Richard Williams said he doesn't often sit back and reflect on the four decades he's played guitar for Kansas.

The routine of flying to different cities, completing sound check and hitting the stage has become second nature.

"We're tour guides in airports," he said with a laugh during a recent phone interview from his Atlanta home. "It is really a comfort zone for us."

The band, which formed in its namesake state in the early '70s, is part of an upcoming documentary. The interviews, Williams said, afforded members time to look back.

"We discovered a lot of old 8-millimeter film," he said. "We're going to speak with some of our peers ... to tell the story of the original (band members)."

He added that the film will focus on the band's origins through its first four albums. As the band prepares to mark its 40-year milestone, it also seemed natural to hit the road again. The group will perform Thursday night at York's Strand-Capitol Performing Arts Center.

Williams traces his musical influences back to AM radio. The Beatles, Johnny Cash, Motown and classical would all play on one station.

"We got a pretty well-rounded musical background," Williams added.

He and other group members were also captivated by the 10-piece horn ensembles and soul bands that toured the Midwest.

"Soulful rock 'n' roll - there was nothing delicate about it," he said. "That aggressive playing (style) was our roots."

Members were also influenced by progressive sounds coming from England and the rest of Europe at the time. They cut their teeth playing bars and proms. What united the group, Williams said, was the desire to write original songs with various lyrics, time signatures and chords.

Kansas landed its first major gig opening for Mott the Hoople. They learned to pace their shows and tried to avoid dead air, Williams said. Then, they supported Queen on its first U.S. tour.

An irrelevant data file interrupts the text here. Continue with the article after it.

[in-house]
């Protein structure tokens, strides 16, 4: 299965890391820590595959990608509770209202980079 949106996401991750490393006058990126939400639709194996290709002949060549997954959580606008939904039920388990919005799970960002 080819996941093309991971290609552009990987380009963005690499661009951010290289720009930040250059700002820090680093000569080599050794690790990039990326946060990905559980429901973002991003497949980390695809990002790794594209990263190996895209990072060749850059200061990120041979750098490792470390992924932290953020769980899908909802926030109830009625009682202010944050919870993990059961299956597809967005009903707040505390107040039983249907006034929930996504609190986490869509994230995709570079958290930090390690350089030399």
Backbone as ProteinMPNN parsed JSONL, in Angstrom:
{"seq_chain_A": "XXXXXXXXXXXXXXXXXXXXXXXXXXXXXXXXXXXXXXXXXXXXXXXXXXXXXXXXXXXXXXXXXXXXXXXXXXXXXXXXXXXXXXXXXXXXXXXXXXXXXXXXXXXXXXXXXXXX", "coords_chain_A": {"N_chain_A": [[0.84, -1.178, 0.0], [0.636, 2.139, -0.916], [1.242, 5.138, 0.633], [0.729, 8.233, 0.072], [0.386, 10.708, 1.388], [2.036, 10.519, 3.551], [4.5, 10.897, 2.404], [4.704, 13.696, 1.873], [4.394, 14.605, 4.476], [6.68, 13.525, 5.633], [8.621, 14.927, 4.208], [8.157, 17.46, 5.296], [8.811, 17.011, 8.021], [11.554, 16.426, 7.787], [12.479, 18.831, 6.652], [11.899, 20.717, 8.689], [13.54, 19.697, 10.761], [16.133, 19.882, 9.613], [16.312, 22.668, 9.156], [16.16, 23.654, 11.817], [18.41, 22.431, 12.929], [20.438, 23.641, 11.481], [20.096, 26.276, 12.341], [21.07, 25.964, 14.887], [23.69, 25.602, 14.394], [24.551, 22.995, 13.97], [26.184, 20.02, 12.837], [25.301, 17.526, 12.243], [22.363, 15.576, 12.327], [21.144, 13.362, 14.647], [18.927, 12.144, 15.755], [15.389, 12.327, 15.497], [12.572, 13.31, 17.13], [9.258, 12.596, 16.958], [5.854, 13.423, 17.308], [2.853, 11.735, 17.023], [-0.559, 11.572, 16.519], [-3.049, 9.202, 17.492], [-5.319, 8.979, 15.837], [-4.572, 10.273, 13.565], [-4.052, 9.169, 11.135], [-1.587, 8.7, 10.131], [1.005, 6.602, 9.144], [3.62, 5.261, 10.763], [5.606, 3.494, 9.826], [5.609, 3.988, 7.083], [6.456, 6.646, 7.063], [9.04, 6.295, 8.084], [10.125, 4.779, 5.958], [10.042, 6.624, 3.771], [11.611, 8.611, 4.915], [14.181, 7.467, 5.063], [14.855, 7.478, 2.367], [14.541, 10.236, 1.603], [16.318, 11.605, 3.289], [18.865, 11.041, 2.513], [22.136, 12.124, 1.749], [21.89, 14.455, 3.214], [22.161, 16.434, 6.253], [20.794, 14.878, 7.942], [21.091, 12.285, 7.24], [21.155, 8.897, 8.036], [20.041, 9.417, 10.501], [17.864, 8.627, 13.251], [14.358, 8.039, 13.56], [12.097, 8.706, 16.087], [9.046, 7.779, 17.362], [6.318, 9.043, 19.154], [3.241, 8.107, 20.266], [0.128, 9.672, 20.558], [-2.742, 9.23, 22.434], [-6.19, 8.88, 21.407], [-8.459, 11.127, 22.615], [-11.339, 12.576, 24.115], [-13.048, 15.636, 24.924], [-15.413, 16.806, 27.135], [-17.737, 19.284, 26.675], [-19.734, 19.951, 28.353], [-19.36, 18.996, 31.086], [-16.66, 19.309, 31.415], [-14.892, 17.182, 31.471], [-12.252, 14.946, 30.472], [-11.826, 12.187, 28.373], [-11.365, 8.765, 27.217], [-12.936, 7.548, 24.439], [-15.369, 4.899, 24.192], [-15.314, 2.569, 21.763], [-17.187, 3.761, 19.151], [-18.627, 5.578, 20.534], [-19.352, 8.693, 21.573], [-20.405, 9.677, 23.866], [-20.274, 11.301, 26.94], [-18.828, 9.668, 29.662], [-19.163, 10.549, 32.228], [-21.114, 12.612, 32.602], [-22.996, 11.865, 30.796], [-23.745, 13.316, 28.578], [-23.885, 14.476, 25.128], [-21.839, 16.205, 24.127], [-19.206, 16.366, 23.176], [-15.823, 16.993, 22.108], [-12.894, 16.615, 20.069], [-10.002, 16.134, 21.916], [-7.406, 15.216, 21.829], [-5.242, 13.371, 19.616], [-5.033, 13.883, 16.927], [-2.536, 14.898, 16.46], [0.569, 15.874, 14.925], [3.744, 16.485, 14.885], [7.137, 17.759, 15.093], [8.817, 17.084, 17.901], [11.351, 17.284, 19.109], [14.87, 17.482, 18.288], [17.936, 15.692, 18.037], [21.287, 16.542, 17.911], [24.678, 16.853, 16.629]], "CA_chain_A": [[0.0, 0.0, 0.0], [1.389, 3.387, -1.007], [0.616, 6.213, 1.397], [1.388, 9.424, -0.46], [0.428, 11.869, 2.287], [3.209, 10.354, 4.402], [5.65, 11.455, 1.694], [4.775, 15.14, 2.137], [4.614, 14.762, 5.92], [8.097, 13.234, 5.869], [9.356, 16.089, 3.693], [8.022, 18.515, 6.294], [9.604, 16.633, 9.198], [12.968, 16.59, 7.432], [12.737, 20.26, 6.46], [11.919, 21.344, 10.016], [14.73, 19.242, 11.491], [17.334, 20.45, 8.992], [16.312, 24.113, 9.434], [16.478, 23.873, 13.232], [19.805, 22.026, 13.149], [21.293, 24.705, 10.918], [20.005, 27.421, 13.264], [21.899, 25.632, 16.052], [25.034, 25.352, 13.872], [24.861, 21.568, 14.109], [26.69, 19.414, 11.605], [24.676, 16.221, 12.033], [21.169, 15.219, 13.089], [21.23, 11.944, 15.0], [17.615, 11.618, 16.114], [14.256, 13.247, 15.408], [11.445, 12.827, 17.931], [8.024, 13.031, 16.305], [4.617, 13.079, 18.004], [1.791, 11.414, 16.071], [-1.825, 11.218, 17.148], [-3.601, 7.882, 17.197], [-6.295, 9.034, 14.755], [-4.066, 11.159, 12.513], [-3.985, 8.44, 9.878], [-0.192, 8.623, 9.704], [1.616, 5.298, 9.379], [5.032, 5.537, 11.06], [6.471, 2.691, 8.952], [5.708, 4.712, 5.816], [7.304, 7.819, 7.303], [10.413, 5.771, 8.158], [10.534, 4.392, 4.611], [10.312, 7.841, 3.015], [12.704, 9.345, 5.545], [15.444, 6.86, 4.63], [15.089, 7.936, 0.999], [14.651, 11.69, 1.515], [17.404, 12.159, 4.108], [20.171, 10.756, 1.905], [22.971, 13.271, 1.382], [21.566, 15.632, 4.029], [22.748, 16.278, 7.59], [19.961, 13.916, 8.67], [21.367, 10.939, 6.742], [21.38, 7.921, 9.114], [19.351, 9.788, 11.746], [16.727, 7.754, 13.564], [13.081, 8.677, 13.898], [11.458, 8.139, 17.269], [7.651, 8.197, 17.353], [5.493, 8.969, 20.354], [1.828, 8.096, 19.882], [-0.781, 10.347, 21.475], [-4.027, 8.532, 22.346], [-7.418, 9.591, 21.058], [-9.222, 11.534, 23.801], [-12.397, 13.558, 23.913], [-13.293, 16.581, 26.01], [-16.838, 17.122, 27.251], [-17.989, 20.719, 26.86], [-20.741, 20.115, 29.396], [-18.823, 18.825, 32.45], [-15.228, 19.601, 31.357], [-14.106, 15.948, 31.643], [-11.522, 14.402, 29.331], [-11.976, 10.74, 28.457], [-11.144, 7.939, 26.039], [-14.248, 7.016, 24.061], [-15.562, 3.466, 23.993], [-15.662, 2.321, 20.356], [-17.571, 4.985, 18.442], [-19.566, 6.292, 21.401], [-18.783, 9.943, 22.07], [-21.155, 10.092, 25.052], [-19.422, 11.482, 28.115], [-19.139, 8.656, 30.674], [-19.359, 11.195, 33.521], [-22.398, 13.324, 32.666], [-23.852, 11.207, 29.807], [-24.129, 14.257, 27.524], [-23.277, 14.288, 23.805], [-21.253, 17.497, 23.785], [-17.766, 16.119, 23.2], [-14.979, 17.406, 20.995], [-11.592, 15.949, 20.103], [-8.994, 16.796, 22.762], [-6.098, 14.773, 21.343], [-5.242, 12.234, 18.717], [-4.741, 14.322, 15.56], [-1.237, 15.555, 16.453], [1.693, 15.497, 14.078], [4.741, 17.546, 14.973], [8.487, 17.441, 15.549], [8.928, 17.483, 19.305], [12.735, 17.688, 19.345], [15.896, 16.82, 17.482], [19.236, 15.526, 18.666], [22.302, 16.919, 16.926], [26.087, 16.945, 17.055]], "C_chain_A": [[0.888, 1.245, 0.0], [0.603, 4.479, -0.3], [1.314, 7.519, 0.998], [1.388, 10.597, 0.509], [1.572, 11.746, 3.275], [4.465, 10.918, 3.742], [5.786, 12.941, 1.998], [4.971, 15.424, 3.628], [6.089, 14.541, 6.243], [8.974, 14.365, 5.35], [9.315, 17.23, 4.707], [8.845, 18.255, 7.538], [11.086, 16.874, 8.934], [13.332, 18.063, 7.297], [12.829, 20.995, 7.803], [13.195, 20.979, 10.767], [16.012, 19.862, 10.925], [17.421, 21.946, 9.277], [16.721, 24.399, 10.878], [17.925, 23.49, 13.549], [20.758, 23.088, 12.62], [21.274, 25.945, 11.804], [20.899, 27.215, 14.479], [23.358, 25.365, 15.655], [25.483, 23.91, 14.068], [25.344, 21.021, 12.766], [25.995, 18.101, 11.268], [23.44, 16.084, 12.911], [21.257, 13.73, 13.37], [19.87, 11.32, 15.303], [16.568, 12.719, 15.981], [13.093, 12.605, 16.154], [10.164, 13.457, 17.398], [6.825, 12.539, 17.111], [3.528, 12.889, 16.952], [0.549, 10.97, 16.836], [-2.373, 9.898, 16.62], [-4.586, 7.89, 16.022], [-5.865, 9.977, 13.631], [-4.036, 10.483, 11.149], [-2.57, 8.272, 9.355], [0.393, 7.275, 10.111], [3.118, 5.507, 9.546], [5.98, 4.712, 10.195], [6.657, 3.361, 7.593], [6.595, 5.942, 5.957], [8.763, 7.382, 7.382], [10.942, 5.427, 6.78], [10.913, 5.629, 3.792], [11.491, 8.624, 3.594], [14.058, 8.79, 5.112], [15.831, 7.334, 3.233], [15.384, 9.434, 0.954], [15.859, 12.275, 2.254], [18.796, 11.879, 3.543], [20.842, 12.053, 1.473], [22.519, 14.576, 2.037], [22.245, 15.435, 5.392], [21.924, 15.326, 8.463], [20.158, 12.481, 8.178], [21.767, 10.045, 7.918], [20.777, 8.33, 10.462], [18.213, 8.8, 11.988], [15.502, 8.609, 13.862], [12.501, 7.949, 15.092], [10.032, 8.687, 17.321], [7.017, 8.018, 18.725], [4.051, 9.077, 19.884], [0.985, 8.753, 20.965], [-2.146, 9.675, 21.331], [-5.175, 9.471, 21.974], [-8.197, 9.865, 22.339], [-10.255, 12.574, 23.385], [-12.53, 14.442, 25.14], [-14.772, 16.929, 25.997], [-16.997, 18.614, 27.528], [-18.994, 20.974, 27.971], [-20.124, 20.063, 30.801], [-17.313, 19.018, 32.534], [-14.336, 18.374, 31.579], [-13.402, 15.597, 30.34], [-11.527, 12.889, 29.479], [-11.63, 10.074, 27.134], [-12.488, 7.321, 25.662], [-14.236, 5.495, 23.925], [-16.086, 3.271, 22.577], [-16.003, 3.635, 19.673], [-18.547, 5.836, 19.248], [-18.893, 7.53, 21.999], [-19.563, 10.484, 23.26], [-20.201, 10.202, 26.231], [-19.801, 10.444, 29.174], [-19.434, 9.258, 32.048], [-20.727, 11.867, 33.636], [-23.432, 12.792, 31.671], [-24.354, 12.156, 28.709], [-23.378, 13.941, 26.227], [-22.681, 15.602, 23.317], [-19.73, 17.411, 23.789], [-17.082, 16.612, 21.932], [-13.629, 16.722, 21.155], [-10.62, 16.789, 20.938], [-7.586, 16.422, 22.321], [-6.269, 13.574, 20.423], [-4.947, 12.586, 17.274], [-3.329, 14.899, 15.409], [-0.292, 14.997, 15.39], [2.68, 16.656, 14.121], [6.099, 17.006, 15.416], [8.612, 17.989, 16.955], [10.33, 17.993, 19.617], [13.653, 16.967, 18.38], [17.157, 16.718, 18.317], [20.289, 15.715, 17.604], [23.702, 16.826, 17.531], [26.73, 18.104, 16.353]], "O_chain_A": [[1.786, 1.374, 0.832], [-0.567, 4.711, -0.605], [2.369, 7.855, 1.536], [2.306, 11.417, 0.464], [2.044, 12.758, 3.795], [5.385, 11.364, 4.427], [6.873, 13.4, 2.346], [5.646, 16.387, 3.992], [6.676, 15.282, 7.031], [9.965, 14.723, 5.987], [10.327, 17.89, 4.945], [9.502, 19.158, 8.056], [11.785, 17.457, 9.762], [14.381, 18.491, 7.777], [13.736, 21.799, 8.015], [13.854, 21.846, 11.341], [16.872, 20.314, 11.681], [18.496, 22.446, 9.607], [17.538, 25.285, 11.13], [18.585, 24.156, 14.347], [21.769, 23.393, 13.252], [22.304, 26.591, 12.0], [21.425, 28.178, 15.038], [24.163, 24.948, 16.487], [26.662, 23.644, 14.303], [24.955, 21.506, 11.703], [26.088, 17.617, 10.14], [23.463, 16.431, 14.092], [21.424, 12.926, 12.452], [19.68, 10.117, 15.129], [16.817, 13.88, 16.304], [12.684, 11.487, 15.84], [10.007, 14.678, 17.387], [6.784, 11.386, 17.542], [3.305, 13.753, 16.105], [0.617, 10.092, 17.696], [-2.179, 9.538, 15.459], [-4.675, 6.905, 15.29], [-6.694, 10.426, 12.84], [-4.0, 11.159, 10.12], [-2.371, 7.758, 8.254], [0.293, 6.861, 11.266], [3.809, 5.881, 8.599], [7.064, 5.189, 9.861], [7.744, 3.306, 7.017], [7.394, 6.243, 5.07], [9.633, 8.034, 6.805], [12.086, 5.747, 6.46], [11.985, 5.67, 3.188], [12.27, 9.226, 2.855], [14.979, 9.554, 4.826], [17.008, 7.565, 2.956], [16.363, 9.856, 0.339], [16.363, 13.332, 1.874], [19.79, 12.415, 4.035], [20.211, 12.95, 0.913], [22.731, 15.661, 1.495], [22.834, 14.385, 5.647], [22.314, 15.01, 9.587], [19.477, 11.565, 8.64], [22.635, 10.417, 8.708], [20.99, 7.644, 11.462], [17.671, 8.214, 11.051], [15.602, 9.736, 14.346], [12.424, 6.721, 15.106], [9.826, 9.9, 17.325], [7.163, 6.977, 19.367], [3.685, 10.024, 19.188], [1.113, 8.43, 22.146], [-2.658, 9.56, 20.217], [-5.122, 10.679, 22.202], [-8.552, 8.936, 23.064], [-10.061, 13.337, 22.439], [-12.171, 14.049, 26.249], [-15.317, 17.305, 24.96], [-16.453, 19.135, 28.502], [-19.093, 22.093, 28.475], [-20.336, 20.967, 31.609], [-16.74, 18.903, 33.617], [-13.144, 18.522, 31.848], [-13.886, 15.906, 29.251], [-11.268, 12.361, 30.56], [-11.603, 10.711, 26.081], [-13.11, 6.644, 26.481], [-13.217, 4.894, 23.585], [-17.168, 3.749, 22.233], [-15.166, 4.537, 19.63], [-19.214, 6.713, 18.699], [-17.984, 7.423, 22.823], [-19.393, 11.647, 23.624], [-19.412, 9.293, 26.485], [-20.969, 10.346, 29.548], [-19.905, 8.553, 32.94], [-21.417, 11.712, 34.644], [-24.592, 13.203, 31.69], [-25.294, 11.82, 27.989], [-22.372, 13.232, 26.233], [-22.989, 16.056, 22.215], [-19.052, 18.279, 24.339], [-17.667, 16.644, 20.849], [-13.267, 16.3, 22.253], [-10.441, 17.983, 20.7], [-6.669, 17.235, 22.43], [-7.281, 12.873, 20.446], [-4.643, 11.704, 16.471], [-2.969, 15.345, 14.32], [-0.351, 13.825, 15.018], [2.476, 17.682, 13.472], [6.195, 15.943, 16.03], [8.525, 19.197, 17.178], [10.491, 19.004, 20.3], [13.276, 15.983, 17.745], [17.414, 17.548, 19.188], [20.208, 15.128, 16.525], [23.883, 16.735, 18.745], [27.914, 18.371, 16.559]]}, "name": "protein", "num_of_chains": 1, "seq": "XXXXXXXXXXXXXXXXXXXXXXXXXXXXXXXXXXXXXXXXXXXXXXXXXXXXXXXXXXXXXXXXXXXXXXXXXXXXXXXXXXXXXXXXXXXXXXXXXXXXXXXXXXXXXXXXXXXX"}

"The camaraderie was a lot of fun," he said of life on the road with other groups. He added that the experience transformed the band.

Hit records and years of fame and touring followed. Musicians left the lineup and others joined.

"Popular music has always been a small cluster of bands on pop radio," he said. "We've competed in that market for a little while. We moved out of that arena a long time ago. When you come to grips with the fact that most of the music has nothing to do with (pop). It's a living, breathing, thriving thing - flying under the radar."

Kansas in its current form - Phil Ehart, Billy Greer, Dave Ragsdale, Steve Walsh and Williams - now selects its own shows. Williams said promoters help make the schedule, which depends on routing and show costs. The group averages about 80 shows a year.

On Aug. 17, it will play a 40th anniversary concert in Pittsburgh. Williams said Kansas has a long history in this state as well a loyal fan base. During one of its early tours, the headliner backed out of a Pittsburgh show and Kansas ended up as the headliner.

"We felt like The Beatles there," Williams said. "It was kind of our first night of being a headline act. It was a big turning point for us. Then we started to break out of the pack."

Williams said his favorite thing remains the live shows.

"That's when you get the true sound of the band," he said. "It's an organic thing. We're kicking something around as far as the studio goes. It's hard to convince yourself ... to take a year off to write (and) not do what you love."

Change, Williams added, might be the one constant through the years. A few decades ago, it meant switching from vinyl to eight tracks and cassettes. These days, it means going digital. Williams had computer-based software early on and continues to keep up to date.

"You have to embrace the new technology, or you just get left in the dust," he said.

FlipSide staff

If you go

Hear Kansas play its hits 7:30 Thursday night at the Strand-Capitol Performing Arts Center, 50 N. George St., York. Arc & Stones will open the show. Tickets cost $43, $47 and $52. For details and tickets, call 717-846-1111 or visit




Twitter: @kansasband

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Discography: 40 years of Kansas

"Kansas" (1974)

"Song for America" (1974)

"Masque" (1975)

"Leftoverture" (1976)

"Point of Know Return" (1977)

"Two for the Show" (1978)

"Monolith" (1979)

"Audio-Visions" (1980)

"Vinyl Confession" (1982)

"Drastic Measures" (1983)

"Power" (1986)

"In the Spirit of Things" (1988)

"Freaks of Nature" (1995)

"Always Never the Same" (1998)

"Somewhere to Elsewhere" (2000)

The band also released several compilations and live albums.

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